The place of their destination was Colle, in Virginia, where General Riedesel, who had advanced with the troops, already expected them with impatient anxiety. This was about the middle of February, 1779. They had passed, in the journey, through the States of Connecticut, New York, New Jersey, Pennsylvania, and Maryland; and in about three months had travelled six hundred and twenty-eight miles. They hired a house belonging to an Italian who was about leaving the country. The troops were at Charlottesville, three hours ride distant – the road thither running through a fine wood.

      The life of Madame de Riedesel and her family in Virginia was not an unhappy one, though they suffered from the heat during the summer. The General was brought home one day with a coup de soleil, which for years afterwards affected his health. His physician and acquaintances advised him to go to Frederic Springs. It was there that he and his wife became acquainted with General Washington’s family, and with some other amiable persons attached to the American cause.

      While at Frederic Springs, General Riedesel received the news that he and General Phillips, with their aids-de- camp, were expected in New York, where they were to be exchanged for American prisoners. He returned to Colle, to place the troops during his absence, under the care of Colonel Specht. In August, 1779, the Baroness left the Springs to join her husband in Pennsylvania, stopping near Baltimore to pay a visit to one of the ladies with whom, though of opposite political opinions, she had formed a friendship at the Springs. This visit was a charming episode in the troubled life of Madame de Riedesel. She remembered long after, with gratitude, the hospitality and kindness received. “The loyalists,” she says, “received us with frank hospitality, from political sympathy; and those of opposite principles gave us a friendly welcome, merely from habit; for in that country it would be considered a crime to behave otherwise towards strangers.”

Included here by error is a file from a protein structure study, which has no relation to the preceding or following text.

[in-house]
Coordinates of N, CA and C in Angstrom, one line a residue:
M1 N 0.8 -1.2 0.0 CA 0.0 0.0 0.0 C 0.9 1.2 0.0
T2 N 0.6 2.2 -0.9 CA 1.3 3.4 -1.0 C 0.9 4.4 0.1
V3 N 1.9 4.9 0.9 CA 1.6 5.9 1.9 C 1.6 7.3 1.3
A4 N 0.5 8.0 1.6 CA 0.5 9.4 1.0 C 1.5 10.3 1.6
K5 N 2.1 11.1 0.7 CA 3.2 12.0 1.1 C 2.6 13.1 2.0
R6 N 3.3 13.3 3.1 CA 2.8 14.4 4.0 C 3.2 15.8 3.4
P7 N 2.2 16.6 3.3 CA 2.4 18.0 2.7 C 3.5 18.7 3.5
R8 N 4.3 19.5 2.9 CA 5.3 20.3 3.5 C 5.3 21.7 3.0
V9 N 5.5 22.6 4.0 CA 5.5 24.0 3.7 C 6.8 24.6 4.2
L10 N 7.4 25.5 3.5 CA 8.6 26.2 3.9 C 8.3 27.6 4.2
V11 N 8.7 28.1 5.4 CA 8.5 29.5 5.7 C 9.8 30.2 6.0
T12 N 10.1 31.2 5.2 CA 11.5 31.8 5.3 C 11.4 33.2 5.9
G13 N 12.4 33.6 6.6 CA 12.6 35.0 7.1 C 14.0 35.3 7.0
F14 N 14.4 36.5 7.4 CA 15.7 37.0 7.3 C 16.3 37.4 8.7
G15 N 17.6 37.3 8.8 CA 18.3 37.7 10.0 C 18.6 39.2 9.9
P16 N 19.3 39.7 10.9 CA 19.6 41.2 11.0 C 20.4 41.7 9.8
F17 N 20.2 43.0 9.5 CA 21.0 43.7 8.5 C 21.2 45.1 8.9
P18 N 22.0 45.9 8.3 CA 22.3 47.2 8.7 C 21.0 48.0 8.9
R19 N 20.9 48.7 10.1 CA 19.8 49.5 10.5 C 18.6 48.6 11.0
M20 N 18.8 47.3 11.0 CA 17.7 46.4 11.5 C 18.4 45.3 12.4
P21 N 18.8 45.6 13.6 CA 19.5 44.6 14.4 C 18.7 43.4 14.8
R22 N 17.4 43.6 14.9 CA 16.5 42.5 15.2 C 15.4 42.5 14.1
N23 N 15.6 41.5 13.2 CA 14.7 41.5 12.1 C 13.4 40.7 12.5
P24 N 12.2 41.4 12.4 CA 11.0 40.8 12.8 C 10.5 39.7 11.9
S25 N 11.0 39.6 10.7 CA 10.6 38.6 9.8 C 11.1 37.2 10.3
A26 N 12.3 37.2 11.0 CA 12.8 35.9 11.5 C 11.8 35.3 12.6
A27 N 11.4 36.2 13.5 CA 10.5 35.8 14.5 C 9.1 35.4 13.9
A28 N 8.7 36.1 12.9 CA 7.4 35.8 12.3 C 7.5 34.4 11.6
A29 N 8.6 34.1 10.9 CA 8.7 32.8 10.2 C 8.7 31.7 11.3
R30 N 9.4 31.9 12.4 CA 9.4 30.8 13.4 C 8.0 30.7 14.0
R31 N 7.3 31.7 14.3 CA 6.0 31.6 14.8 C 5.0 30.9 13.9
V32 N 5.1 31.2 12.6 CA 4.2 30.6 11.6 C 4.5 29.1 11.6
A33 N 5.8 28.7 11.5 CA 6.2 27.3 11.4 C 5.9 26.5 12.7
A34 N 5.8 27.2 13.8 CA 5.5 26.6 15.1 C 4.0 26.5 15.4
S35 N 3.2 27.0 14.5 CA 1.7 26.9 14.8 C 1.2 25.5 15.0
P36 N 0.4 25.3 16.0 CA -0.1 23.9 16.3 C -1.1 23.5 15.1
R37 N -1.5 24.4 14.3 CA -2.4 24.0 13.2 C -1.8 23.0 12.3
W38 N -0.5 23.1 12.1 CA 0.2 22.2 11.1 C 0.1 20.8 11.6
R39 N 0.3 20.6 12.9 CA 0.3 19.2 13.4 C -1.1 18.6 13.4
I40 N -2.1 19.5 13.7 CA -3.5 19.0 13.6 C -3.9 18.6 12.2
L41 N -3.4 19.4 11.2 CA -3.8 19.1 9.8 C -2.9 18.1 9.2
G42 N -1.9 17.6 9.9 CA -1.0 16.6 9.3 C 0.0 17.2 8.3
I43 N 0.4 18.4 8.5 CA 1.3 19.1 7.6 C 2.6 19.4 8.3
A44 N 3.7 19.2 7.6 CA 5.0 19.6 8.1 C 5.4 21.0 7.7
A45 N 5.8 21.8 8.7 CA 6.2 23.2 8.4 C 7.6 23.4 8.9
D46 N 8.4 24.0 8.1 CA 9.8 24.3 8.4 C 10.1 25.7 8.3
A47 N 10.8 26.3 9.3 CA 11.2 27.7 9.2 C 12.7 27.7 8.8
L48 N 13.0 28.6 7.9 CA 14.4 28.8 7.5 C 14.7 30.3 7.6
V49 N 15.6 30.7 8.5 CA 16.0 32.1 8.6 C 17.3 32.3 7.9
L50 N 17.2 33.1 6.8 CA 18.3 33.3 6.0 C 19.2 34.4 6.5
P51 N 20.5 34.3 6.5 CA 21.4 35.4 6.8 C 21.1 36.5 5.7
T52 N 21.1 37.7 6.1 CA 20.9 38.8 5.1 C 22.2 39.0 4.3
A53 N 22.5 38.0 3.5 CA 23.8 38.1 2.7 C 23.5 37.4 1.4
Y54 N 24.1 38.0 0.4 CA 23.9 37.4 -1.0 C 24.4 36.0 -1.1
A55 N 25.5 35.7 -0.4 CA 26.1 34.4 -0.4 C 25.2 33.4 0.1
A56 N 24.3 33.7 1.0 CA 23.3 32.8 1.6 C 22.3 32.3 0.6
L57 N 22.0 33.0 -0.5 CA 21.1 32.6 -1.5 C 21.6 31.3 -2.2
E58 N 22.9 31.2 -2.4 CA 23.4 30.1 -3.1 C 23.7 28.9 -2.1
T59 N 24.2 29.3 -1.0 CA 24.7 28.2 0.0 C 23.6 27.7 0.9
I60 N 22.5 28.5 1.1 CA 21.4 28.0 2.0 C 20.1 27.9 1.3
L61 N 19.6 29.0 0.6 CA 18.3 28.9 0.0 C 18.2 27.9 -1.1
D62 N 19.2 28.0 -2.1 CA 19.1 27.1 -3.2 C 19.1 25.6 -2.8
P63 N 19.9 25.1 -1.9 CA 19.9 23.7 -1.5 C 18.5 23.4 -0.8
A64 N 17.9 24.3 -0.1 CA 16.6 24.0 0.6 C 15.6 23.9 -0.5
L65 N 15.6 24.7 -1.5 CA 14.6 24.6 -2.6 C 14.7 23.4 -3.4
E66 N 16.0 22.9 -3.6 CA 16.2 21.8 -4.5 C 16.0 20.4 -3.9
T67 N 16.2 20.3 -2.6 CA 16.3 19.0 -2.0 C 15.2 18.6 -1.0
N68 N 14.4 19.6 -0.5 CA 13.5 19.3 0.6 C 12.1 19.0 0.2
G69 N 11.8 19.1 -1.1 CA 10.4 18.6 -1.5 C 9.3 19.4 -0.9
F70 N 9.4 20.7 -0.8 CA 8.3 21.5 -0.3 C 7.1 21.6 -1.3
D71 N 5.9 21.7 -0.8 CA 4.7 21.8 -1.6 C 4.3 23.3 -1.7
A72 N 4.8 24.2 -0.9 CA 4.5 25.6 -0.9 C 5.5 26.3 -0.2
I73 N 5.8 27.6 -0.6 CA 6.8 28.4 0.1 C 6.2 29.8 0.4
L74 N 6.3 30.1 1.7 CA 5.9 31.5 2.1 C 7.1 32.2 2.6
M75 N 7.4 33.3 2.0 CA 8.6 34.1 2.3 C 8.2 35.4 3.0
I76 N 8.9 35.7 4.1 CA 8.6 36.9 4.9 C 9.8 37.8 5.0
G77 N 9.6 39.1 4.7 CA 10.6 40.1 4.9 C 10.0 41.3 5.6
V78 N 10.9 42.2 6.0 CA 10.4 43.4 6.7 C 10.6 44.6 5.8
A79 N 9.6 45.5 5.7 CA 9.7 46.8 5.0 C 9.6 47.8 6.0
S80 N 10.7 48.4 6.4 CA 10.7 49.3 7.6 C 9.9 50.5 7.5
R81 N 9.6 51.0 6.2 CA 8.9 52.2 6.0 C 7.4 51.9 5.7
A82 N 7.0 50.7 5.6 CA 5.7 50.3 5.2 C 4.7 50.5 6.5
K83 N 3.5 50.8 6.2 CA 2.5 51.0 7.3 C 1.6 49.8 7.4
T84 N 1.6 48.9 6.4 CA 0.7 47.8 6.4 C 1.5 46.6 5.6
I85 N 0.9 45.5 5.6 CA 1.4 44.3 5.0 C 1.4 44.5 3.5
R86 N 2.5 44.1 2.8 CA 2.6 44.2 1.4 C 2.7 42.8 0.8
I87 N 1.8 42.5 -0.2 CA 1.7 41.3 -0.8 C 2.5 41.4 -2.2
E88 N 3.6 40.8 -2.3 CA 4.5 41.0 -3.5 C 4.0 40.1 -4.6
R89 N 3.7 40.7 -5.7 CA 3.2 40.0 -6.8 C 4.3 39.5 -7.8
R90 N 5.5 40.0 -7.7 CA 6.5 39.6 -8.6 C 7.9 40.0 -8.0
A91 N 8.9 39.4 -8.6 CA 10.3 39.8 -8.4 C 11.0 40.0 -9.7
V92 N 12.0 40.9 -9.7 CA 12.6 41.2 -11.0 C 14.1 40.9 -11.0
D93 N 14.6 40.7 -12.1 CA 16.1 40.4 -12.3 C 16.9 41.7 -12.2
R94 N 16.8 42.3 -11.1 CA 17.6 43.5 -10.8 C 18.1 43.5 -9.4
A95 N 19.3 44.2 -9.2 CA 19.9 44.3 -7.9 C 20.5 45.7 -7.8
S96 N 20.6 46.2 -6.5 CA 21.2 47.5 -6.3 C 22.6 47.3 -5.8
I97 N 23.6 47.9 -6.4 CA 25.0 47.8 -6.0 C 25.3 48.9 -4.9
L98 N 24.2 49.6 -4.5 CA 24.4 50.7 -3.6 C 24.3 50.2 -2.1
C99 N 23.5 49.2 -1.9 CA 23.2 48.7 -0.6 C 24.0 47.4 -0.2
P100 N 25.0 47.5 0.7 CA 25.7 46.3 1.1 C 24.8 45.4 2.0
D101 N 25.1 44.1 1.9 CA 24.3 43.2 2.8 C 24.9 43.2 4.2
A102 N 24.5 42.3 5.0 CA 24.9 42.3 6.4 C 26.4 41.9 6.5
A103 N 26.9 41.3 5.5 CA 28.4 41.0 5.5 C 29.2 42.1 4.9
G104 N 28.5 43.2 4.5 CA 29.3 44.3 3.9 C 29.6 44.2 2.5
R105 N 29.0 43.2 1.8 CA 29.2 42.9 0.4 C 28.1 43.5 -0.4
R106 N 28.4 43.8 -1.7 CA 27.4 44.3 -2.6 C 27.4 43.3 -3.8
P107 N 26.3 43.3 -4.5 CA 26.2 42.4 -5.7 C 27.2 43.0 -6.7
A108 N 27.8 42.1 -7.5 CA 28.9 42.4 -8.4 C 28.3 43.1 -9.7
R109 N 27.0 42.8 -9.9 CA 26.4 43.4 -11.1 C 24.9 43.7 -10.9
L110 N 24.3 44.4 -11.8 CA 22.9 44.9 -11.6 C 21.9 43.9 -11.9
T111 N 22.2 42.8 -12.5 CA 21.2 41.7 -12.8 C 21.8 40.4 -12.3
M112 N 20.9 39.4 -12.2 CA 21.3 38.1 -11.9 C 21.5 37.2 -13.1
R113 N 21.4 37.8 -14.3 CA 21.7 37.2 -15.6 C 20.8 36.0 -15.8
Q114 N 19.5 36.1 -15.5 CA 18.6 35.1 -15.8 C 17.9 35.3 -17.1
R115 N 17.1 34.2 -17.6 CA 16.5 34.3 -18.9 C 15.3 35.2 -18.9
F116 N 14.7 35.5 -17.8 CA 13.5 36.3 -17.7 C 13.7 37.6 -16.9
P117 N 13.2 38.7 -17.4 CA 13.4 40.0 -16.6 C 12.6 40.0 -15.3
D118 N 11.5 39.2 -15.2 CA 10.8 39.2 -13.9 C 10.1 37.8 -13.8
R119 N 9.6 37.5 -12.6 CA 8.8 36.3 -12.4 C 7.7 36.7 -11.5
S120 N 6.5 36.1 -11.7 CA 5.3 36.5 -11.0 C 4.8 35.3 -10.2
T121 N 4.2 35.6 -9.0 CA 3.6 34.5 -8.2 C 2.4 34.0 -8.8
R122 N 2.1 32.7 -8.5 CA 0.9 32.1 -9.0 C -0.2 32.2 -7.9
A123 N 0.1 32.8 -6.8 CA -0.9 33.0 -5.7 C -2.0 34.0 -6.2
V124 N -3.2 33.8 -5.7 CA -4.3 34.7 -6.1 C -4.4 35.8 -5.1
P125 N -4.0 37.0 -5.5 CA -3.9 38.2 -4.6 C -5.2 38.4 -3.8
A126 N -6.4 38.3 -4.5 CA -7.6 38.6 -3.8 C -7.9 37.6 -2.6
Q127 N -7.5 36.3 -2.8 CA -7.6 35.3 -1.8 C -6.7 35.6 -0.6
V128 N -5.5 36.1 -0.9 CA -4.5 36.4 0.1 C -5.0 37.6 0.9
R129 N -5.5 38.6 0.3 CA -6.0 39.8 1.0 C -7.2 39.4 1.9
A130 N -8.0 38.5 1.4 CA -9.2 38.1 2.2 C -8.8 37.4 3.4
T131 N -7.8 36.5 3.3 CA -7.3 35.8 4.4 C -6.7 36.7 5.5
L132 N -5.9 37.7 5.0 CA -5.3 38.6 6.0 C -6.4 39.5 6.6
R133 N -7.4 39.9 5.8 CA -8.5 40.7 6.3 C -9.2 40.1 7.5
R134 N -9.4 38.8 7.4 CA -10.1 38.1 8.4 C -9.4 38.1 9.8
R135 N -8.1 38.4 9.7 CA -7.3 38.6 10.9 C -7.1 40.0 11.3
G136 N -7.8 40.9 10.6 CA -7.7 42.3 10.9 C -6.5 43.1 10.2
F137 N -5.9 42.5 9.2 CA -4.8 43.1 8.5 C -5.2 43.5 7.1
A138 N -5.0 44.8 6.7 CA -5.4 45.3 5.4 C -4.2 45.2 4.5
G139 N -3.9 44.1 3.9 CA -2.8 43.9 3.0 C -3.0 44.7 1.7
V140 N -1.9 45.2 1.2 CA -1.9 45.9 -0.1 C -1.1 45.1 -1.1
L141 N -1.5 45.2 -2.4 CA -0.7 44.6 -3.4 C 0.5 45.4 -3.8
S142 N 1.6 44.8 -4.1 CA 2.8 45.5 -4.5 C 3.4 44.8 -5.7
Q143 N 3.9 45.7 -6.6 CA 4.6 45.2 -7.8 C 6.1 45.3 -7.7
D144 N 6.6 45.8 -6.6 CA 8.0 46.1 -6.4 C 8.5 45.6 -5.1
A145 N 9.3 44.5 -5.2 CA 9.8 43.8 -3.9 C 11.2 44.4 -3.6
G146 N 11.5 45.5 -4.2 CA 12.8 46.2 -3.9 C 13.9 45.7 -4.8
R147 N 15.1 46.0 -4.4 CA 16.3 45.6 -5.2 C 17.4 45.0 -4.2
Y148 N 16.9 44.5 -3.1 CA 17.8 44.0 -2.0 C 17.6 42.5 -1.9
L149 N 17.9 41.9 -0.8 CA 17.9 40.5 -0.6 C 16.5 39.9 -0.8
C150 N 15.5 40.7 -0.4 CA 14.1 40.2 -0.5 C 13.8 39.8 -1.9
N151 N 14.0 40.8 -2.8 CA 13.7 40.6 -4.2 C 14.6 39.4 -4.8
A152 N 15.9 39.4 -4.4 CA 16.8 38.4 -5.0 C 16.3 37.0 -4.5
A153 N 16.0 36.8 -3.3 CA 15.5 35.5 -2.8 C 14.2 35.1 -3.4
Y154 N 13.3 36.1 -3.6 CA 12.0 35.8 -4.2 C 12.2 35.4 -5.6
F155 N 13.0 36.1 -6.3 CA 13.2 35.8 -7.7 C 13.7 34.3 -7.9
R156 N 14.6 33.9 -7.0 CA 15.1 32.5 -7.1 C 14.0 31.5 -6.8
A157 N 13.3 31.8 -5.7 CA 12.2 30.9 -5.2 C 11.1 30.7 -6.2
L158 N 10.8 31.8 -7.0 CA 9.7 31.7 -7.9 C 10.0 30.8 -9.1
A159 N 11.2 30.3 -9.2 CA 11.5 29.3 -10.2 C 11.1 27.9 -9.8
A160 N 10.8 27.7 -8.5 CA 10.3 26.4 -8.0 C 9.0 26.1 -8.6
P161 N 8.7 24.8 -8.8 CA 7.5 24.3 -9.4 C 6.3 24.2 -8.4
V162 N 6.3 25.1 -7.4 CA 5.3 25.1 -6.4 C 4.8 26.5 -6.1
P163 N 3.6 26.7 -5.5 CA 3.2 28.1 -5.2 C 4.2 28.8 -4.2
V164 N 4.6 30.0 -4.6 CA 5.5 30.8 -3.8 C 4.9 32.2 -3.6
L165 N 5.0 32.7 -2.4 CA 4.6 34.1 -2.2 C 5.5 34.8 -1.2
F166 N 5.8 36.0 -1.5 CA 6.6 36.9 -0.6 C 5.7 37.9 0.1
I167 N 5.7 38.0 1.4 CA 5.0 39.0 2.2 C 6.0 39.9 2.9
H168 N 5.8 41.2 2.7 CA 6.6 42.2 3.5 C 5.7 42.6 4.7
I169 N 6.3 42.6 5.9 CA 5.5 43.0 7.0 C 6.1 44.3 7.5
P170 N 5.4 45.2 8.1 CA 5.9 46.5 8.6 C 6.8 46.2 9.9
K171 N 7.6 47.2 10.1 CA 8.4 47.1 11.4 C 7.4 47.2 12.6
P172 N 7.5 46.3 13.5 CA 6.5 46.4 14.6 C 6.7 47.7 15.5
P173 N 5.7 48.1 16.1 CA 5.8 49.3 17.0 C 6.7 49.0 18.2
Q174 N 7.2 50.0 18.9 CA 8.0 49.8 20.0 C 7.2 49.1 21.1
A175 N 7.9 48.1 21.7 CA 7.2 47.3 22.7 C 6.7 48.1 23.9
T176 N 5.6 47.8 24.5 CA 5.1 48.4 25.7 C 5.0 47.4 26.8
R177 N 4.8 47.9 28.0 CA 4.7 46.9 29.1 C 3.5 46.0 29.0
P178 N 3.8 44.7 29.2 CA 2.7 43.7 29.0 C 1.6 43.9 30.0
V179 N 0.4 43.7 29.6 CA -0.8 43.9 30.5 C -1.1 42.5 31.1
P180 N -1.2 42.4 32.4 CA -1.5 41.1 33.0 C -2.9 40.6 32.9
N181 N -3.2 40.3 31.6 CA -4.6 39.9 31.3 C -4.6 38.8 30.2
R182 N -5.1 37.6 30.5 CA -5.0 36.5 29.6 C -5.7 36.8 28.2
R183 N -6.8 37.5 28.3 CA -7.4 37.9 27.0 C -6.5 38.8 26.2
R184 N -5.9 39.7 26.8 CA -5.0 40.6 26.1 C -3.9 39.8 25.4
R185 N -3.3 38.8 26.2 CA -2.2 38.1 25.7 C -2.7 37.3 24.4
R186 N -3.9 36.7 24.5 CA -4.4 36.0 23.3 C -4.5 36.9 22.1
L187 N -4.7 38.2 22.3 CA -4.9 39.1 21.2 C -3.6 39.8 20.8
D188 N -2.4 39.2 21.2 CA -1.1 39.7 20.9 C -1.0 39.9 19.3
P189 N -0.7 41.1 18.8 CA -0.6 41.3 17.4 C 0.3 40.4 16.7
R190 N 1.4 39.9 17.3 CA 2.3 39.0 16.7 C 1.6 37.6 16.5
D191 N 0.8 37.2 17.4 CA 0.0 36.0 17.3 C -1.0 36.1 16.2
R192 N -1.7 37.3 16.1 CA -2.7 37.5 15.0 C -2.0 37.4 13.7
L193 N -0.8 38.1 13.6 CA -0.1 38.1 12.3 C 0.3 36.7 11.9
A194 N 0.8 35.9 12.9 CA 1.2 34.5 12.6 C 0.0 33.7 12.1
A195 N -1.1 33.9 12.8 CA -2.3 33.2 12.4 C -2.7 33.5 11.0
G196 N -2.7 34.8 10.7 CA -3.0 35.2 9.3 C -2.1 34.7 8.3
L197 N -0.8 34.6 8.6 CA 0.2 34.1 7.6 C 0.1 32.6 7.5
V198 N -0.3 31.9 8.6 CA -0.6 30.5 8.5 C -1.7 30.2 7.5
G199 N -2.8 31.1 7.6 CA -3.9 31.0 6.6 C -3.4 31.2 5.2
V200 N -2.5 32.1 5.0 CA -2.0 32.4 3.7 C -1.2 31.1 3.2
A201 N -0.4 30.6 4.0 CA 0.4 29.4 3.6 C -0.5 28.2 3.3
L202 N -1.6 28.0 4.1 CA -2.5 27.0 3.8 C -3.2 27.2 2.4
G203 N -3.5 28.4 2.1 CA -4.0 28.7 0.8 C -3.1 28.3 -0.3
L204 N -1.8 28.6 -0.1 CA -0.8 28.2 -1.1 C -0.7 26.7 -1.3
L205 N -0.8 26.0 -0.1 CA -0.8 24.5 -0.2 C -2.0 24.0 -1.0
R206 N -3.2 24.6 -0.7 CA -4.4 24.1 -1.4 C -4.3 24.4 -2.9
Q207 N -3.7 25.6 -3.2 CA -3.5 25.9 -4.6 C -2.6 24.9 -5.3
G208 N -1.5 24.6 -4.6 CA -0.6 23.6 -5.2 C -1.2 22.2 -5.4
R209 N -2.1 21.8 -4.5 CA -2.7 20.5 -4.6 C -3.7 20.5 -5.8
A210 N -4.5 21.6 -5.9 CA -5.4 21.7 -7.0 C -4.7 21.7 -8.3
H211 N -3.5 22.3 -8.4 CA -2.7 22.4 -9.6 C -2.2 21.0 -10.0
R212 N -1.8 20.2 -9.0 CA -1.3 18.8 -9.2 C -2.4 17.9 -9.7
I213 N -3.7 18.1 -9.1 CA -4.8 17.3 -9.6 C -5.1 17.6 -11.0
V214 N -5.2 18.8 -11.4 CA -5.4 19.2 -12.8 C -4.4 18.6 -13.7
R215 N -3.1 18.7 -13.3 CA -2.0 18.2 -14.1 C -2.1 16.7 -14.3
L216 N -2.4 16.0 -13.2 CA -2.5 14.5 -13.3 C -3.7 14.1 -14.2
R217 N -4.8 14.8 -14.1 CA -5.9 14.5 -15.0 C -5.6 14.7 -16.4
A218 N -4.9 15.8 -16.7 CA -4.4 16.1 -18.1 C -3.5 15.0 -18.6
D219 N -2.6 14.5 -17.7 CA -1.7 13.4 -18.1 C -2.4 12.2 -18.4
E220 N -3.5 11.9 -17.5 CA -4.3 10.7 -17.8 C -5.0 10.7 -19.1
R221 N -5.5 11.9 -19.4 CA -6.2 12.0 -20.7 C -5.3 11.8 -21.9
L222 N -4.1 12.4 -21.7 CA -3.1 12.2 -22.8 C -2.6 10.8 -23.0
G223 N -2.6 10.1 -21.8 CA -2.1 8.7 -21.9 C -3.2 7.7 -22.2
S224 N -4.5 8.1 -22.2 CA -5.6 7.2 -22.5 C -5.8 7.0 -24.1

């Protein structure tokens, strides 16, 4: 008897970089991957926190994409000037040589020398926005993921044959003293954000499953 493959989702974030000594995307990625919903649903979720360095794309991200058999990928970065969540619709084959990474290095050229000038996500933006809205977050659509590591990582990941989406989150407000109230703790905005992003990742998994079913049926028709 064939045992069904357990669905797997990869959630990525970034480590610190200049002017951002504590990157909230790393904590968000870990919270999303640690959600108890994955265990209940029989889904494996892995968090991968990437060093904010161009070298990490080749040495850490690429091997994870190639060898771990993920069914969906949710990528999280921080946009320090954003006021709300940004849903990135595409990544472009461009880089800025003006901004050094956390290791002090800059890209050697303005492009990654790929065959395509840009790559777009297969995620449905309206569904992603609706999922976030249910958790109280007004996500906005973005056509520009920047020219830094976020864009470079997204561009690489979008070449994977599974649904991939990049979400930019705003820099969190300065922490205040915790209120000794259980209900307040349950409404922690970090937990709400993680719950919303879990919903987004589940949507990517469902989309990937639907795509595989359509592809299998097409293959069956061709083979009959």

At Elizabethtown they met with many friends to their cause. They were exulting in the anticipation of an exchange, and restoration to freedom, when an officer arrived, commissioned by Washington to deliver to General Phillips a letter containing an order to return to Virginia – Congress having rejected the proposal of a cartel. The disappointment was excessive, but unavoidable; and after a day’s halt, they commenced their journey back. On reaching Bethlehem, the two Generals, Riedesel and Phillips, obtained permission to remain there till the difficulties respecting the cartel should be removed. Their bill, after six weeks’ lodging for the party, with the care of their horses, amounted to thirty-two thousand dollars in paper money, corresponding to about four hundred guineas in specie. A traveller who bought silver coin, gave them eighty dollars in paper money for every dollar in silver, and thus enabled them to leave the place, when at last permitted to go to New York.